(Story updated with executive comments)
HHS has announced the launch of Partnership for Patients, a $1 billion collaborative patient-safety initiative focused on reducing preventable harm and easing transitions of care.
Patient-safety advocates, clinicians, employers and more than 500 hospitals have already signed on to participate in the partnership, HHS said. The government predicts the program could save 60,000 lives over the next three years and save up to $50 billion in Medicare costs over the next decade.
Initial funding of $500 million was made available today as part of Community-based Care Transitions Program, a provision of the healthcare reform law aimed at reducing readmissions and improving care transitions. According to HHS, the remaining $500 million will be made available through the CMS Innovation Center to support local projects that reduce hospital-acquired conditions.
“With new tools provided by the Affordable Care Act, we can aggressively implement programs that will help hospitals reduce preventable errors,” said CMS Administrator Dr. Donald Berwick, in a news release. “We will provide hospitals with incentives to improve the quality of health care, and provide real assistance to medical professionals and hospitals to support their efforts to reduce harm.”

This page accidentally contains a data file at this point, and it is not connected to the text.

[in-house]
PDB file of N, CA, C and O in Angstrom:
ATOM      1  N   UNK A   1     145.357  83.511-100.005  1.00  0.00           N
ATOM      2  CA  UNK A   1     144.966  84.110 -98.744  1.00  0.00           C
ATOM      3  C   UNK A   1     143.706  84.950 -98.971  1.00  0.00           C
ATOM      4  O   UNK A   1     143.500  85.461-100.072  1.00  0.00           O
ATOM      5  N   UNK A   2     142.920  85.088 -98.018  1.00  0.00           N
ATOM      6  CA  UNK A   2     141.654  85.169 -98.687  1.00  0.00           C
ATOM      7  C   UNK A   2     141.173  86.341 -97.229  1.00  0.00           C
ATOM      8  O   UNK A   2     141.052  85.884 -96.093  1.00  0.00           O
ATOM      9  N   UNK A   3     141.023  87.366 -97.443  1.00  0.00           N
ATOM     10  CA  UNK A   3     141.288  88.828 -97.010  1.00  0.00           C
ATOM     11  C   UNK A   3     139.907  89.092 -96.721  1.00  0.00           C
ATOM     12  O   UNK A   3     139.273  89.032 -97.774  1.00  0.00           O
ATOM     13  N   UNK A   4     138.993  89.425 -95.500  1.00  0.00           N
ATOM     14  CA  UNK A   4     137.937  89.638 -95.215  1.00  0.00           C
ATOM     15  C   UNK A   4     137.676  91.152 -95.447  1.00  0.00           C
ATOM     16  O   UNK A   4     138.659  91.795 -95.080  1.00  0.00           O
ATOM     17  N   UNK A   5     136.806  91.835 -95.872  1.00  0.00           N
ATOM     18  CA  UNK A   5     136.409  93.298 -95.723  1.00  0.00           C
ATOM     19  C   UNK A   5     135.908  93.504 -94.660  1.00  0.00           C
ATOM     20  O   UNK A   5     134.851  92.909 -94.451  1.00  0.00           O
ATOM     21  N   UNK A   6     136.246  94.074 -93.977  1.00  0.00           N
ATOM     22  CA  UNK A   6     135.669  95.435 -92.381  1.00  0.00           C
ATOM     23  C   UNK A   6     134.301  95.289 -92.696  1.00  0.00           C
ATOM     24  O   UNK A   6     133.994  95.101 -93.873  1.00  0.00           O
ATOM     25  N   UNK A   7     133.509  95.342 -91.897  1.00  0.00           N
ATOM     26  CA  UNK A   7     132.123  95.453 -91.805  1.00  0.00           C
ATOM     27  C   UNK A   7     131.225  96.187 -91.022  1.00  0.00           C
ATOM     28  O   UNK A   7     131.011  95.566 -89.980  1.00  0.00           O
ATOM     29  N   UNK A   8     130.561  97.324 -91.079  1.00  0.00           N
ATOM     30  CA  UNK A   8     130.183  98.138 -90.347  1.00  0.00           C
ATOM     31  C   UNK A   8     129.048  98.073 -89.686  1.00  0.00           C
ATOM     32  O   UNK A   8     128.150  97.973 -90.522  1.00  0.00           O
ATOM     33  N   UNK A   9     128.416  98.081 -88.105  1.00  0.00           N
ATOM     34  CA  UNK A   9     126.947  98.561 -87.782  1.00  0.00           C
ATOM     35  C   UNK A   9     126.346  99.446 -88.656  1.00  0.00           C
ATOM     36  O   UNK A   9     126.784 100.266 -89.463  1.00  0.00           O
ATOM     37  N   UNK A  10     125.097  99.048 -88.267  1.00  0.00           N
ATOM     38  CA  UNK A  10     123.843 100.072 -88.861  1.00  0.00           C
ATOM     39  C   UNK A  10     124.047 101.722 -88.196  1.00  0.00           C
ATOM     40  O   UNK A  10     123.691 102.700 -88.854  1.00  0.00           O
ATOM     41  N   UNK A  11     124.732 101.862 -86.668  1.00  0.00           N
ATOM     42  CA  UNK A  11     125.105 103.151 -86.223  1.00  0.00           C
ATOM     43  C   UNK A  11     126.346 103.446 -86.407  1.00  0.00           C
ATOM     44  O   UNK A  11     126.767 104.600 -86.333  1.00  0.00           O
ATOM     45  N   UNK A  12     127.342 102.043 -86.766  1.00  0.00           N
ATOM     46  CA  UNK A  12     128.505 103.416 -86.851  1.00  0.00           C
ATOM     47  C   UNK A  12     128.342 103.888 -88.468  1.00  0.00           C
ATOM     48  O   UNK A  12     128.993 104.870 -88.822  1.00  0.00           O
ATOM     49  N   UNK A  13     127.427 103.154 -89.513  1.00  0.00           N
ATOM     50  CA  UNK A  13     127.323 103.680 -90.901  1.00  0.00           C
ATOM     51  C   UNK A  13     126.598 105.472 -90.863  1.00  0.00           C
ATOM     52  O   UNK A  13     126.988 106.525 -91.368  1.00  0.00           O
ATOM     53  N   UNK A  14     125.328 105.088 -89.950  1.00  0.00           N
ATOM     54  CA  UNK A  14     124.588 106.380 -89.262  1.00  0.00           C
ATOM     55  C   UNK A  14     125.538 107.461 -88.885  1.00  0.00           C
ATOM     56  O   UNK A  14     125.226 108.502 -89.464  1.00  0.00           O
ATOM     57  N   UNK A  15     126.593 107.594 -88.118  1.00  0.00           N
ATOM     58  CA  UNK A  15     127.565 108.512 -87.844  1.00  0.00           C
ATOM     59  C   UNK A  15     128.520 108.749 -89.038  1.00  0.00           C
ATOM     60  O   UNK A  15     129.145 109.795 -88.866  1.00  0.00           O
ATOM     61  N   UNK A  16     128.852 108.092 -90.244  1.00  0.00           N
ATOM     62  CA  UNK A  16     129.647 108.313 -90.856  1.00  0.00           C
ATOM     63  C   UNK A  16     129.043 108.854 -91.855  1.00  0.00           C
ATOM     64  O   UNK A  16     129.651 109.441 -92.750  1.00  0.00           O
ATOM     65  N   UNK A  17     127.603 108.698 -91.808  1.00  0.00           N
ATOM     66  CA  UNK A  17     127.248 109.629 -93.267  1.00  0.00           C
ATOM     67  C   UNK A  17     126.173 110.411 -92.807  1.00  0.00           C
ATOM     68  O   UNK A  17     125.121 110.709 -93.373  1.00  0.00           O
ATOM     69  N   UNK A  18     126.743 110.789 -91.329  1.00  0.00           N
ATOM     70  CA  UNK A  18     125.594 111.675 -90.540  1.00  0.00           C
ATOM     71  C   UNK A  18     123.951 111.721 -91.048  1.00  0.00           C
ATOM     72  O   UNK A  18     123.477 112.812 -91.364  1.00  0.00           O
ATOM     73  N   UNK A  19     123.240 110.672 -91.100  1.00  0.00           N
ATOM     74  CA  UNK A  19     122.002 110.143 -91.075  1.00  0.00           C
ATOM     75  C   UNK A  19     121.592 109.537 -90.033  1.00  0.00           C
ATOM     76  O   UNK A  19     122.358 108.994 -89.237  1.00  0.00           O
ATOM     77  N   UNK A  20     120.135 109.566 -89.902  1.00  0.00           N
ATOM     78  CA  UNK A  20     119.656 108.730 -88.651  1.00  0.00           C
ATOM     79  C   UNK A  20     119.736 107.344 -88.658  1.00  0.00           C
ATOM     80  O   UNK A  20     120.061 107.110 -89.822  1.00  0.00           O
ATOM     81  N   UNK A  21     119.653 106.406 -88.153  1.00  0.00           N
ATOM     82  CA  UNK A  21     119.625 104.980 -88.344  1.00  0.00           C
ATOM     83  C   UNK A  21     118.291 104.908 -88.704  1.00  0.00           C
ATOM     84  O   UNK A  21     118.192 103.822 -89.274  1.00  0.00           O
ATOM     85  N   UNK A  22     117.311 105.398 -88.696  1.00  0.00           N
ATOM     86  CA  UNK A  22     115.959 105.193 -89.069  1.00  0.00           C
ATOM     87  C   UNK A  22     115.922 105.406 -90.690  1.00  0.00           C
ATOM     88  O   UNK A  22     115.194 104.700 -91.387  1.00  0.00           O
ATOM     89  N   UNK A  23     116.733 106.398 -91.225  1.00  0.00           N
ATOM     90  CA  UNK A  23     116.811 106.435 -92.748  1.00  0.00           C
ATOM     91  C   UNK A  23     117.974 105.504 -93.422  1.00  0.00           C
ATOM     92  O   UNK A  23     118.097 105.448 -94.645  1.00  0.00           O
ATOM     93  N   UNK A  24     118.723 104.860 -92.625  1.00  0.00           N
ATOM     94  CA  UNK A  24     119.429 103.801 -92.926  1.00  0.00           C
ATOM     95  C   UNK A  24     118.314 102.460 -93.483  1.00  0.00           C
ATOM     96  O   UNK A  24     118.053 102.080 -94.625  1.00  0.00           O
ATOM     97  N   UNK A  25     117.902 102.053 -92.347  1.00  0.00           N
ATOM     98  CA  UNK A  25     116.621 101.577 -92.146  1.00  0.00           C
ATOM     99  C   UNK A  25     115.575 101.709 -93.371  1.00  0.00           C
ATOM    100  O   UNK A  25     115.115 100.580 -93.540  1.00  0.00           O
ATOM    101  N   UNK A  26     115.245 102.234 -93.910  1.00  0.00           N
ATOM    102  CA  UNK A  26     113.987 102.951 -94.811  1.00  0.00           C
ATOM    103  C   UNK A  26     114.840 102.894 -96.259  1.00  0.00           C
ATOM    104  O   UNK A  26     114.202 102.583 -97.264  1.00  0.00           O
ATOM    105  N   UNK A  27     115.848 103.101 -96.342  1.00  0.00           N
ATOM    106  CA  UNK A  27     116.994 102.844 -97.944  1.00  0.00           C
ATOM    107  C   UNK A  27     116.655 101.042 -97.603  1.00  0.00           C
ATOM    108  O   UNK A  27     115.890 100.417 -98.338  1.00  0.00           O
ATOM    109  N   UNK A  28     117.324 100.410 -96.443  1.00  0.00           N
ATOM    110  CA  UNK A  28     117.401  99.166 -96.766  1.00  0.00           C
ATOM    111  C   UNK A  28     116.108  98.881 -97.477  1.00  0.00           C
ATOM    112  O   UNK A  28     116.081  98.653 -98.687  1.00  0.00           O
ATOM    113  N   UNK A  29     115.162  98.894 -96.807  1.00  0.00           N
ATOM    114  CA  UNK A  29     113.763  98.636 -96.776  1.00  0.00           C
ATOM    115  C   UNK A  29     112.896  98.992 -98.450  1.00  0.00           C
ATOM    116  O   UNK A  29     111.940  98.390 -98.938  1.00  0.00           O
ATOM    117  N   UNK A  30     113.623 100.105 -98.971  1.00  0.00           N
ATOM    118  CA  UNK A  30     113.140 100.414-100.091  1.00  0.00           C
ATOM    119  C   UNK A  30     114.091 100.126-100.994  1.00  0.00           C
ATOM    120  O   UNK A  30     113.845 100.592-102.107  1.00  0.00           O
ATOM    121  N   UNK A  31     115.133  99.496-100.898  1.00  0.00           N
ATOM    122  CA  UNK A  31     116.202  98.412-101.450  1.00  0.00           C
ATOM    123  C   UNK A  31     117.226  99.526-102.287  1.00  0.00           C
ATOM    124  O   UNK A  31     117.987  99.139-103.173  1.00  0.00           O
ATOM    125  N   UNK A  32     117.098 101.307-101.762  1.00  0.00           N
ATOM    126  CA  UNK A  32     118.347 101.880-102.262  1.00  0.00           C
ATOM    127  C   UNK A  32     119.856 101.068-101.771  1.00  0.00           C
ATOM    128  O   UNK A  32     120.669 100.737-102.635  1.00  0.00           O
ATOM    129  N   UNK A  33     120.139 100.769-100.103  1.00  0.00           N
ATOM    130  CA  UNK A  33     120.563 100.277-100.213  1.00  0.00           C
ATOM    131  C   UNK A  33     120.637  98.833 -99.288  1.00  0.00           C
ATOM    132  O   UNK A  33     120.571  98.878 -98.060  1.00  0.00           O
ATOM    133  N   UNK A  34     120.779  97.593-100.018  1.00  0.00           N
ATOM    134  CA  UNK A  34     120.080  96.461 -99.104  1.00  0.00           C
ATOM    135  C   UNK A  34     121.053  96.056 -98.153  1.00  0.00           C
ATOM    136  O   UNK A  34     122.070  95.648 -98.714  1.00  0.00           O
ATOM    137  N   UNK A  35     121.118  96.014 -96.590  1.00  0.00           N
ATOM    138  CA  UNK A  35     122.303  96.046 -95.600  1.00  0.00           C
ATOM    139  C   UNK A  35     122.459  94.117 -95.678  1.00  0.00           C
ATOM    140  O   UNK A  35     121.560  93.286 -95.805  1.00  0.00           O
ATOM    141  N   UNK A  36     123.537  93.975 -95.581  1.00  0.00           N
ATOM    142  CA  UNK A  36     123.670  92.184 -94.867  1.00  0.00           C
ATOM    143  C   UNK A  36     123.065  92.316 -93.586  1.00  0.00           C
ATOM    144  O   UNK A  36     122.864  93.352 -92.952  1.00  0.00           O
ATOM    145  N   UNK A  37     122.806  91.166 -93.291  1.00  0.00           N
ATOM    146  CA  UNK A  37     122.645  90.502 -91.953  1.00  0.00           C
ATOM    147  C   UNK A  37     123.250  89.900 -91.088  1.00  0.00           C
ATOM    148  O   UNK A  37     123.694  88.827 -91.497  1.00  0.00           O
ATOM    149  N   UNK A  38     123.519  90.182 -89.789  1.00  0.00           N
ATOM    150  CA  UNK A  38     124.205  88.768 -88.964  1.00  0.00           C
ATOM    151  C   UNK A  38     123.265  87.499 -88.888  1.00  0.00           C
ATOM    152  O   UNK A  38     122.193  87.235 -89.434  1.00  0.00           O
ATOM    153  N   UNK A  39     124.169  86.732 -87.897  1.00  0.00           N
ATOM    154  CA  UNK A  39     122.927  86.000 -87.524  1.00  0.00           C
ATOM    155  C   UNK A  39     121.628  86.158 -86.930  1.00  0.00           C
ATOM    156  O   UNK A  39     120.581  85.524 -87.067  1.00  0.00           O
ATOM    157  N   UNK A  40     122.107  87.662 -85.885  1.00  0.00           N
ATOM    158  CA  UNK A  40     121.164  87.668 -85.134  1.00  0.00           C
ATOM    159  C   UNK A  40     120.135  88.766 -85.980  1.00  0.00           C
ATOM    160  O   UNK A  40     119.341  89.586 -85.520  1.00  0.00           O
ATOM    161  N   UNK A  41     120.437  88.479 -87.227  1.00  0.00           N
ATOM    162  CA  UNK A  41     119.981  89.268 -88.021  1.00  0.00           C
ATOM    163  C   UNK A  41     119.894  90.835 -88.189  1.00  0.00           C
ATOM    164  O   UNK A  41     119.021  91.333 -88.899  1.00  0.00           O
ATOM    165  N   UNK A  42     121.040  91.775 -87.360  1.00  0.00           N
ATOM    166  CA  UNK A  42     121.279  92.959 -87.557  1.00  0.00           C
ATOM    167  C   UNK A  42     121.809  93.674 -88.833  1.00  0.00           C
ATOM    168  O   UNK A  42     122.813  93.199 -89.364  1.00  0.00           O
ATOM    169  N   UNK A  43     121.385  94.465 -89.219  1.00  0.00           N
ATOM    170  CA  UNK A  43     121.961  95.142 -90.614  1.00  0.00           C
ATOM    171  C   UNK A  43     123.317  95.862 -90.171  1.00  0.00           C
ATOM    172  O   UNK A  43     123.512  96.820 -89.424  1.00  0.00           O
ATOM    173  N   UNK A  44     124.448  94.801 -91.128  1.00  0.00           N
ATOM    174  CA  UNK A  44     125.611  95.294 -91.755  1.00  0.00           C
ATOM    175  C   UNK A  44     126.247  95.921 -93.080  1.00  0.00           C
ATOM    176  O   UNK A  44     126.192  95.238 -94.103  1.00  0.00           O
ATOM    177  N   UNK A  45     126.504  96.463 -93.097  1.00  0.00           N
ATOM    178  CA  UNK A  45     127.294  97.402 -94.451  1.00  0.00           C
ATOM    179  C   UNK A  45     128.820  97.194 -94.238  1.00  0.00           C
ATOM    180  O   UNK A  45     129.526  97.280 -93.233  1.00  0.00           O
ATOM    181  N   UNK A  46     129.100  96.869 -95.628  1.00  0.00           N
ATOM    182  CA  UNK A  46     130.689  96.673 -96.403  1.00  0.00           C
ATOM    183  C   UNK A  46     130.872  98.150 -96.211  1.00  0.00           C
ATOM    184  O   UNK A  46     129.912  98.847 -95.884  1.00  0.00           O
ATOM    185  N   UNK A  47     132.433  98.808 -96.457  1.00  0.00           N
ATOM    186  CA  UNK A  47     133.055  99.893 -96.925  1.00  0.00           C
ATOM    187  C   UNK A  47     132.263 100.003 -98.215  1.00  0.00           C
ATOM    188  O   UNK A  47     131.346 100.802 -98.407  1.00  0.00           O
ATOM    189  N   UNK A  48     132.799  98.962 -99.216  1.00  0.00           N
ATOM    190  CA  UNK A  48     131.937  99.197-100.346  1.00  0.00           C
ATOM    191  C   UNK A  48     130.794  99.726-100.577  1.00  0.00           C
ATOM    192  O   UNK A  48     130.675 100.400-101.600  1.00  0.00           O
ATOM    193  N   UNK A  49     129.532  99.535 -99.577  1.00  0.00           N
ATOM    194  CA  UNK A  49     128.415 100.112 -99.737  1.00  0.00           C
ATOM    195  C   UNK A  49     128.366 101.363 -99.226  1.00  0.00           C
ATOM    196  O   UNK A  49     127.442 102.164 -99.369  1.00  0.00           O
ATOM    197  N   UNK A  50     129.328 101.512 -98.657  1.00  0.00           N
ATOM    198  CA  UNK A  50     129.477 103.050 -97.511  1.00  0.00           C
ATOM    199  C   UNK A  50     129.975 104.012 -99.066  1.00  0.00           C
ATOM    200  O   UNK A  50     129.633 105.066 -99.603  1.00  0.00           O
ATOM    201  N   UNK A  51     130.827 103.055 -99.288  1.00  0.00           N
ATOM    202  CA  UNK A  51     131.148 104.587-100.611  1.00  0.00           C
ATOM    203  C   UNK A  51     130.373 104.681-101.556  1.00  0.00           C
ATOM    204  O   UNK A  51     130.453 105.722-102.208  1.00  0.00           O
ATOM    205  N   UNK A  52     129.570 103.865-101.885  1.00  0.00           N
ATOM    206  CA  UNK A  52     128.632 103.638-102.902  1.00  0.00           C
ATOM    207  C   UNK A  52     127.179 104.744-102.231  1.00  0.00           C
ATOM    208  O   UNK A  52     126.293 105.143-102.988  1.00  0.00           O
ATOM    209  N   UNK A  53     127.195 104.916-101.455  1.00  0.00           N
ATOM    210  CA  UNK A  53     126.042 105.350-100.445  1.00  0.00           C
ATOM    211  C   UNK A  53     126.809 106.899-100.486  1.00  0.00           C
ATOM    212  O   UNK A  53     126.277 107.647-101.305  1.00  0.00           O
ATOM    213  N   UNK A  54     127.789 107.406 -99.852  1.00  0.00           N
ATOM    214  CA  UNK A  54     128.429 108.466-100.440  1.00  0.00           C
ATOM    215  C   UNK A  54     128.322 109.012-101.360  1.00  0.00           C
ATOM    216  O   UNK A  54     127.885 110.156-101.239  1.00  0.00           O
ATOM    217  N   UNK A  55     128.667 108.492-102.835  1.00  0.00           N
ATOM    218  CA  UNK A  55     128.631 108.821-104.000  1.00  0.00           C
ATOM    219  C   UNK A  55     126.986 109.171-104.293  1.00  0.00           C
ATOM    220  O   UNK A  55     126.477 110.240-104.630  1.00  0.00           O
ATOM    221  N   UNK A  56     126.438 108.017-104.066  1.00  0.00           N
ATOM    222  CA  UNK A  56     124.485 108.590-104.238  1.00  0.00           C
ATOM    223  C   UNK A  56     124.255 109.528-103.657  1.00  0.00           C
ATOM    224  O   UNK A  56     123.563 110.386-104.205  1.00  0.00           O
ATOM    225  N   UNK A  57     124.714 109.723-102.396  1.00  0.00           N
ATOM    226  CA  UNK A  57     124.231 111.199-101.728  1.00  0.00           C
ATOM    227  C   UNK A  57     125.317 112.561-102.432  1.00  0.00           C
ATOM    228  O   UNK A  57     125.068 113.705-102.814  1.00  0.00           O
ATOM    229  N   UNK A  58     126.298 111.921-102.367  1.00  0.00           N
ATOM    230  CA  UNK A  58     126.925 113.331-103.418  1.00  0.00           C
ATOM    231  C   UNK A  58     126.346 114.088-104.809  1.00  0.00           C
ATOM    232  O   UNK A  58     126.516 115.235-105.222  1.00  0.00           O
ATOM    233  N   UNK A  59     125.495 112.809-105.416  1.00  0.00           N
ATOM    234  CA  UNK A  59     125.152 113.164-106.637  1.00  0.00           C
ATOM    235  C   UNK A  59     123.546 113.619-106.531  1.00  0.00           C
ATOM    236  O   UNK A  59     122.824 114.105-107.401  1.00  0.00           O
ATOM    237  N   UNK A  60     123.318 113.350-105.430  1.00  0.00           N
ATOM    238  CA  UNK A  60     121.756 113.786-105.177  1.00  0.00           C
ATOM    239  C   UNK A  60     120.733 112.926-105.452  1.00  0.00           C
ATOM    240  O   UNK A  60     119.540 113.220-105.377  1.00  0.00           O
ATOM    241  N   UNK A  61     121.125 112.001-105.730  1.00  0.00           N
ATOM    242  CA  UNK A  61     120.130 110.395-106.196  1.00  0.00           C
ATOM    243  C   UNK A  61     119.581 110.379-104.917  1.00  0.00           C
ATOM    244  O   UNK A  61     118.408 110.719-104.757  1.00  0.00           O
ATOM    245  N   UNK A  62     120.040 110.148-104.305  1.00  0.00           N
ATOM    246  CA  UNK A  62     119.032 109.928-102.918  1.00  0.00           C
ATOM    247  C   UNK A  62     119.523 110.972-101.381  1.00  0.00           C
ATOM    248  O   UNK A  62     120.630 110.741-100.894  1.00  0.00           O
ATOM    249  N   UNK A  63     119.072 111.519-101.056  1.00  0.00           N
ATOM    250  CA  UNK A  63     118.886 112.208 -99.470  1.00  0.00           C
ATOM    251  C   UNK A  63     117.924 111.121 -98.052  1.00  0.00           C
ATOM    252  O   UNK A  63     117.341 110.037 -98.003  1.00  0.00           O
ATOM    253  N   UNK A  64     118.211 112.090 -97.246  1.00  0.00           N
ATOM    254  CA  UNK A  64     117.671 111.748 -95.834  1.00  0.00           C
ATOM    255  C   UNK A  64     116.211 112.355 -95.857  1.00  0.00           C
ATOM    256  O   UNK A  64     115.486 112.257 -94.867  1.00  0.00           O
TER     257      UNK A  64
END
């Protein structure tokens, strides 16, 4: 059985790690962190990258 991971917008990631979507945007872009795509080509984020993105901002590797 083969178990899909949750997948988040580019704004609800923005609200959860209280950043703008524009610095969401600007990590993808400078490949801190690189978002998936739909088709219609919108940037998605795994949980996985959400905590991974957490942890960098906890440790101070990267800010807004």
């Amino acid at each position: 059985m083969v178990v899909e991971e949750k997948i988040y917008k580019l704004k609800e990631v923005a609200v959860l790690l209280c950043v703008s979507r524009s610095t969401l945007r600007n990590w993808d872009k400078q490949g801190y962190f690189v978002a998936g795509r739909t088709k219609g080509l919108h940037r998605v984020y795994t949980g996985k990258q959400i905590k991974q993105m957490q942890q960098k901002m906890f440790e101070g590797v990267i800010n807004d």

At an HHS news conference heavily attended by hospital officials and advocates, Sister Carol Keehan, president and CEO of the Catholic Health Association, said she thinks this patient-safety initiative differs from previous ones because HHS “is going after everyone,” rather than focusing on particular health systems or teaching hospitals.
“The second thing that stands out is there are going to be consistent measurements and transparency about those measurements,” Keehan said. “And they're going to share best practices—share tools—because people have done some really wonderful work around the country on various things,” she said, adding that stakeholders haven't spent enough time outlining clearly the tools they've used to make changes in this area.
When asked about the $500 million from the CMS Innovation Center to test different models of care, Dr. Richard Gilfillan, the center's director, said announcements regarding those contracts will roll out over the next few months.
“We're going to find our way to engagement with every hospital in America,” Gilfillan said, adding that those demonstration projects will support various types of networks and other activities to advance this effort across those hospitals.
HHS said the partnership's two main goals are to lower the number of preventable hospital-acquired conditions by 40% and reduce preventable complications that occur during care transitions by 20% by the end of 2013, compared with 2010.
The announcement comes just weeks after the CMS released hospital-specific HAC data
on its site despite criticism from hospitals and physicians